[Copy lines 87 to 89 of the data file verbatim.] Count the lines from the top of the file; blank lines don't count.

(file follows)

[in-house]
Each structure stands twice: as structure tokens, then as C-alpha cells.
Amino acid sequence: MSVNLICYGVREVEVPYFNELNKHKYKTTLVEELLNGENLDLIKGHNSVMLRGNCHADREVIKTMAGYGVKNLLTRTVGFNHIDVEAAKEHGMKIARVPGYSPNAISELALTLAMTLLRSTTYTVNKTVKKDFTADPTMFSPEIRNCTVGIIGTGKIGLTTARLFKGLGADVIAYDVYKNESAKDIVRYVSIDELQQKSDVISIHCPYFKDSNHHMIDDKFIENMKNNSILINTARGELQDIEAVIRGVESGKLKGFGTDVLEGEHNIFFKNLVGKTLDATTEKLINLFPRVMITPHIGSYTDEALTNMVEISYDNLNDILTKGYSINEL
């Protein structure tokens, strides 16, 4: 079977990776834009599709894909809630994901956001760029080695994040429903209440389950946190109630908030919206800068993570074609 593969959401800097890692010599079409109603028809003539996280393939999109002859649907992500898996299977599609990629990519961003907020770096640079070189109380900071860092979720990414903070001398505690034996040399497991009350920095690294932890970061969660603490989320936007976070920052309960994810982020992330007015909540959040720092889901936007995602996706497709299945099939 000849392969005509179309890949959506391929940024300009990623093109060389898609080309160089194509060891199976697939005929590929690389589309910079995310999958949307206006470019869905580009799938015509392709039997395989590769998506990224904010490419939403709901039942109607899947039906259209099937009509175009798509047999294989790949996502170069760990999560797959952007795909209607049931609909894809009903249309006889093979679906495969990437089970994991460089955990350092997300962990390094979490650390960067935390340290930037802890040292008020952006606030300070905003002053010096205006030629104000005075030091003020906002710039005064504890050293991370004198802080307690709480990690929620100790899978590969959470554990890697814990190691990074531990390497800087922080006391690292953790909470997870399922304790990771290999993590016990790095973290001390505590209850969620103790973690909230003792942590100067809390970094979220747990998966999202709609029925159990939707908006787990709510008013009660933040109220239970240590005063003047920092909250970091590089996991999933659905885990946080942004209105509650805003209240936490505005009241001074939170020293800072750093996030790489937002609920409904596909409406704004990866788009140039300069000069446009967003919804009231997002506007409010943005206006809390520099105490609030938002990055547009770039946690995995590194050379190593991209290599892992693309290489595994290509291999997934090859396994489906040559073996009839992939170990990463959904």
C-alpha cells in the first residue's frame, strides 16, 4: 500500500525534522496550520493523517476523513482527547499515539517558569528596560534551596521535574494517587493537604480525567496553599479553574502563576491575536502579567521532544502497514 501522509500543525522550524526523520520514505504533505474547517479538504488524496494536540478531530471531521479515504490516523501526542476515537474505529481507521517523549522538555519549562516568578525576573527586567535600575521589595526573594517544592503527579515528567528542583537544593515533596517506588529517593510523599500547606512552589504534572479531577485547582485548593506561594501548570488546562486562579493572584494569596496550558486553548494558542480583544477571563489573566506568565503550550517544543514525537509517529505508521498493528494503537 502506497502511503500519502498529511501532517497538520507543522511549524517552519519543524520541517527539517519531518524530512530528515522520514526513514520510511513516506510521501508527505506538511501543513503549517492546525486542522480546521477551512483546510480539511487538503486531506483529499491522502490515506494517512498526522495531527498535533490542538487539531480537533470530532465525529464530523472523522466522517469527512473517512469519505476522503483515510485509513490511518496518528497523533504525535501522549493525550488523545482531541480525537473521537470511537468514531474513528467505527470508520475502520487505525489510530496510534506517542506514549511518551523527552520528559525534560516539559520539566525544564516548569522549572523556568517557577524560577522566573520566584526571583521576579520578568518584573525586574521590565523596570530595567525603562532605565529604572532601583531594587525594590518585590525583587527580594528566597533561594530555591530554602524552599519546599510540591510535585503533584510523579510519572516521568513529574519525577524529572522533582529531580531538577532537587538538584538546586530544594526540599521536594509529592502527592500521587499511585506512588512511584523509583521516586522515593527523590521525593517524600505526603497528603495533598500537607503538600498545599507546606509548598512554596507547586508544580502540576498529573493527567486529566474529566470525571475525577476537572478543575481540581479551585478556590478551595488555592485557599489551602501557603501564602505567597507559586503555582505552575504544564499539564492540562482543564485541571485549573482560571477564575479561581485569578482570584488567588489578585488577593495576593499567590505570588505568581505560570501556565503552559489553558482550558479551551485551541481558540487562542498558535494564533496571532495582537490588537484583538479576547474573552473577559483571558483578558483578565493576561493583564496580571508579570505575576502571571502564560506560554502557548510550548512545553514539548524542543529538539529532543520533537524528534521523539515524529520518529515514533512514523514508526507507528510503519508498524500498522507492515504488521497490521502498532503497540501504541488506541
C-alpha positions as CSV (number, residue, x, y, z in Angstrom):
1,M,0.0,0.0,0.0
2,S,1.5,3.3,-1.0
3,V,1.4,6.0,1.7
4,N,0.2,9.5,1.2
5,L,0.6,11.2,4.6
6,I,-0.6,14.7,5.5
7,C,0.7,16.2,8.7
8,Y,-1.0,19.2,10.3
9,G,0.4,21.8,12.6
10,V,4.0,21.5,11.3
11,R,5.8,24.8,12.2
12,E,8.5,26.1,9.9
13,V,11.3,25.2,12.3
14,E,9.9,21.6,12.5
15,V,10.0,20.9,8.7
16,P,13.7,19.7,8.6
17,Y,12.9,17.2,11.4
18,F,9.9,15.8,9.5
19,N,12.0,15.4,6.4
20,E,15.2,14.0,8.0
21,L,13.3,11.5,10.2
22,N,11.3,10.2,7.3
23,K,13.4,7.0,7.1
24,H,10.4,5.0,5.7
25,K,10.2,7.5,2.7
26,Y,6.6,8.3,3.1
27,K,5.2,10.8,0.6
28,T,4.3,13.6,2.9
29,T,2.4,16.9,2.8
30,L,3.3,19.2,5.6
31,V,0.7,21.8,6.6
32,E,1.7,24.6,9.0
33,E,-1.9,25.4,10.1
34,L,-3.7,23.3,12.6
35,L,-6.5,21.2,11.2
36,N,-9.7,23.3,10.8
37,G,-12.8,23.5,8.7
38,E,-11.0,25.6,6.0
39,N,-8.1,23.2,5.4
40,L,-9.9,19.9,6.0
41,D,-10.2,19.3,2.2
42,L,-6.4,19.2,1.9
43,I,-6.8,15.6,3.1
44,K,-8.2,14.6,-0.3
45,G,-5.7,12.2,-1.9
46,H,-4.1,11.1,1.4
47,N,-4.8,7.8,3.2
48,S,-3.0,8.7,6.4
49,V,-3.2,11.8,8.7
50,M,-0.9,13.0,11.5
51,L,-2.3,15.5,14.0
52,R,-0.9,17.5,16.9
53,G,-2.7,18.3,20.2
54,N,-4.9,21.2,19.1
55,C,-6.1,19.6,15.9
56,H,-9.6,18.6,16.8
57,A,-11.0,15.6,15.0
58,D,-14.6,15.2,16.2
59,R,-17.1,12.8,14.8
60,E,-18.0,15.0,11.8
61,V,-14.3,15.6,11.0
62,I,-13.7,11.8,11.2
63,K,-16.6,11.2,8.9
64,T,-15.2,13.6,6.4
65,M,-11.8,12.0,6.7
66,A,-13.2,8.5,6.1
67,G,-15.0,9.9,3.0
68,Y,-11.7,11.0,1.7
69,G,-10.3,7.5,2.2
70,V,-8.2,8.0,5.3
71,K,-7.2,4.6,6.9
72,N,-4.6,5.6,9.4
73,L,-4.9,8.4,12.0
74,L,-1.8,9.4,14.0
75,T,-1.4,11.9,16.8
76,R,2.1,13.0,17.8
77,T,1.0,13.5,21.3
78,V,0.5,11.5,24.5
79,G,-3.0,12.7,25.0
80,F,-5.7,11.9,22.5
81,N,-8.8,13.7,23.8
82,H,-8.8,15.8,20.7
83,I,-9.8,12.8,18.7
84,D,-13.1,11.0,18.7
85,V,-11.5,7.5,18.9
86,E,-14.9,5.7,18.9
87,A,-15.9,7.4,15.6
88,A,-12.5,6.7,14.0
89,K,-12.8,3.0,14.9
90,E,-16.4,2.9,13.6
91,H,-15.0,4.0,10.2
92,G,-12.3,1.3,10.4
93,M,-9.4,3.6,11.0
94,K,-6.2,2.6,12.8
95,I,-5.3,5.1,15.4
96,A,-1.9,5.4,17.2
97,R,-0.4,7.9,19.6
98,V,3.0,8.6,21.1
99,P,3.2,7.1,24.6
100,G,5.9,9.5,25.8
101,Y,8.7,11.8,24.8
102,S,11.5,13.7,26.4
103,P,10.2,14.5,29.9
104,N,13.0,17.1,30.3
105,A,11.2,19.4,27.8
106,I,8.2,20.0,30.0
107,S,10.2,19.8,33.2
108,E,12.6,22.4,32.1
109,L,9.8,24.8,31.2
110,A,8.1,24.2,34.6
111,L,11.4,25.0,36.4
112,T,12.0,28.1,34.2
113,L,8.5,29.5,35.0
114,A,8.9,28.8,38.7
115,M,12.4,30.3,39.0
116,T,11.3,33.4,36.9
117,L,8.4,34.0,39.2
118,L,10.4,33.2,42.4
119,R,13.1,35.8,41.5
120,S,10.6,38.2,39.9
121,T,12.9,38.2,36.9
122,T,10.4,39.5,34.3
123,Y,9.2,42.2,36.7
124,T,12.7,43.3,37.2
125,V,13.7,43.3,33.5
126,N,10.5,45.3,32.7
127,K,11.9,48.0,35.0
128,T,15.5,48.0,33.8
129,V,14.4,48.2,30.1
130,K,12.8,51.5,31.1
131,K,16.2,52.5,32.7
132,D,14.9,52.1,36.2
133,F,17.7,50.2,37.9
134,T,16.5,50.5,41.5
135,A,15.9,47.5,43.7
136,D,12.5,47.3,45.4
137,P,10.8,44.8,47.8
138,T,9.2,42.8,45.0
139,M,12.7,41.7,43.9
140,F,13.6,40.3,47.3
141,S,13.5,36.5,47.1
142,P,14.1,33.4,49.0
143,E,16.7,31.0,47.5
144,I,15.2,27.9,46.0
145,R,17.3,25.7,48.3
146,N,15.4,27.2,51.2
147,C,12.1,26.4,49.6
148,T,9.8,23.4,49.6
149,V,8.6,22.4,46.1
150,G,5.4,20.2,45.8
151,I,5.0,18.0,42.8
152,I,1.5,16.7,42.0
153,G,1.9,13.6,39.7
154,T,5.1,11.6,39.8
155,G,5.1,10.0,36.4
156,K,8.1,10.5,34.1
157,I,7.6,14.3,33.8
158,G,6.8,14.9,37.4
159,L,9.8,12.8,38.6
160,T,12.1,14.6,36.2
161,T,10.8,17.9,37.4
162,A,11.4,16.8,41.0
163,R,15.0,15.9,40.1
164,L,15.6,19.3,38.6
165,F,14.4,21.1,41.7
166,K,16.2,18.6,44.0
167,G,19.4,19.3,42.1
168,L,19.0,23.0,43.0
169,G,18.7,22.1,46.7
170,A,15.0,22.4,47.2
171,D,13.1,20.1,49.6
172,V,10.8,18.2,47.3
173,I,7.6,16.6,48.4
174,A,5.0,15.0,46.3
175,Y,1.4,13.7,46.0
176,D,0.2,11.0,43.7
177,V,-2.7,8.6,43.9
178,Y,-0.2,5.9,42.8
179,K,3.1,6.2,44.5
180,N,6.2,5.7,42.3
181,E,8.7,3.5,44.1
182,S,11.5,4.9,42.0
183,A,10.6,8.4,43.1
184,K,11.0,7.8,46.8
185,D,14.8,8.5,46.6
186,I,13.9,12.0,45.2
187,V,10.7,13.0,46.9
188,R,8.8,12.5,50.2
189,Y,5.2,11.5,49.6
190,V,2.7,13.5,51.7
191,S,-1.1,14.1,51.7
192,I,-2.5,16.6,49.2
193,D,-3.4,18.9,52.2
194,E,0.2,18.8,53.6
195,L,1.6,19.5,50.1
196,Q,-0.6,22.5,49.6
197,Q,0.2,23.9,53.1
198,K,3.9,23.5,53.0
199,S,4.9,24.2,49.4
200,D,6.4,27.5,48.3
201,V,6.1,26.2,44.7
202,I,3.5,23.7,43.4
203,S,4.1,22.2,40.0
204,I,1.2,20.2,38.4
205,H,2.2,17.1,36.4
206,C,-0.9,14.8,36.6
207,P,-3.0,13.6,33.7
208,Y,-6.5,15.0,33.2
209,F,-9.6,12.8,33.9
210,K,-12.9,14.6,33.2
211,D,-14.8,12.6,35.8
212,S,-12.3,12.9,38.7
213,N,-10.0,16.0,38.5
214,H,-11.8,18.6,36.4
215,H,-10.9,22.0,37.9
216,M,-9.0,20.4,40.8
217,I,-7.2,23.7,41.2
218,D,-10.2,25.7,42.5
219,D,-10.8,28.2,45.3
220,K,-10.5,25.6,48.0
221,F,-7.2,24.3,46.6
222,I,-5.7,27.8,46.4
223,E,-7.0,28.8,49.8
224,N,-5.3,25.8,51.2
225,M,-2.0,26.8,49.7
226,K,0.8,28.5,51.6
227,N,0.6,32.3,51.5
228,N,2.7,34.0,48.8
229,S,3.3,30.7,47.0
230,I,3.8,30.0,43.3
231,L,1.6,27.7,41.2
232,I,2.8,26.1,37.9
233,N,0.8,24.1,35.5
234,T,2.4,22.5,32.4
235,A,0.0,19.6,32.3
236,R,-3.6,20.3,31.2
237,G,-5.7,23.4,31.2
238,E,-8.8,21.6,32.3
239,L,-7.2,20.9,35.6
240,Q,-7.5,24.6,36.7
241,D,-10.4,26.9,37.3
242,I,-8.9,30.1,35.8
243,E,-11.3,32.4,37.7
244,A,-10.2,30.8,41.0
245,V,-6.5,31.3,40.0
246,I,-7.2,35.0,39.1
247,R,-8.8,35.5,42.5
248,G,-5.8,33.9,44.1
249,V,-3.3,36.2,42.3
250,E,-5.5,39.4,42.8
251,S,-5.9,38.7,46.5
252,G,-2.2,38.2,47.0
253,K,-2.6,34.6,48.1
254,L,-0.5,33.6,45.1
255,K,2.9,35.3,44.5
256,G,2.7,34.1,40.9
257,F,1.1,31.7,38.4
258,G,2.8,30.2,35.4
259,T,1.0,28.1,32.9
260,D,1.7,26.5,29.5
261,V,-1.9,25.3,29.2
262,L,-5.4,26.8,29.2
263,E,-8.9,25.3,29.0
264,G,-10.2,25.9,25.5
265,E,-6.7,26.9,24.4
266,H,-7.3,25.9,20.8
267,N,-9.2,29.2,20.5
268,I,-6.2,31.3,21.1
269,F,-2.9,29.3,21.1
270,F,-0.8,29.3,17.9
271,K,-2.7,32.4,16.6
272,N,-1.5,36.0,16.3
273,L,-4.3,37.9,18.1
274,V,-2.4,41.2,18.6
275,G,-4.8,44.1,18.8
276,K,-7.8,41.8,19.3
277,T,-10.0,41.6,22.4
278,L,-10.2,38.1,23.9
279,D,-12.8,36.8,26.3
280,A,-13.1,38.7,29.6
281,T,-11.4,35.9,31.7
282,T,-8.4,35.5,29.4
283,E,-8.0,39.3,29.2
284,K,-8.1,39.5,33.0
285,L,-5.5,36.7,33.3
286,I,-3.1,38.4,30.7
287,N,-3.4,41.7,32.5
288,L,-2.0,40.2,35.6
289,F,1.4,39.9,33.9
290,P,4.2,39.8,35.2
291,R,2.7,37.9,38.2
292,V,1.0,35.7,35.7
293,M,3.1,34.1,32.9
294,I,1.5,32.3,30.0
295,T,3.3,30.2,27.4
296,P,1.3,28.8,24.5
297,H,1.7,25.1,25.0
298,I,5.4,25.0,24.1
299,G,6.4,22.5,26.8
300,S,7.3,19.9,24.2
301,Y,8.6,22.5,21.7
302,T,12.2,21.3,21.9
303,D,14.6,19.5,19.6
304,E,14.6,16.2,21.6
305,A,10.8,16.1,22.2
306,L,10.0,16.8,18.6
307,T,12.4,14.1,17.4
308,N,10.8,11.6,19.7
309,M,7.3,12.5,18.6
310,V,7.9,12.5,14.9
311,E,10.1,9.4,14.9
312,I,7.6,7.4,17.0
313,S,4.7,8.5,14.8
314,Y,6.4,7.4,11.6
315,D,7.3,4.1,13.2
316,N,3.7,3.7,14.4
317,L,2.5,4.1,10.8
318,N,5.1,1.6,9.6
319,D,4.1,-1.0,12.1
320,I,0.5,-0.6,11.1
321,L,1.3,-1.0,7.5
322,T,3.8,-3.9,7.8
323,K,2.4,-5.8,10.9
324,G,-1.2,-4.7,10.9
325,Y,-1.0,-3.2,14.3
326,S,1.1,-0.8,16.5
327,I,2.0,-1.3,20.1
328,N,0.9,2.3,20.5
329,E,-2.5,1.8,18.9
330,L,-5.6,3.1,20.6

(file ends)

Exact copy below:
81,N,-8.8,13.7,23.8
82,H,-8.8,15.8,20.7
83,I,-9.8,12.8,18.7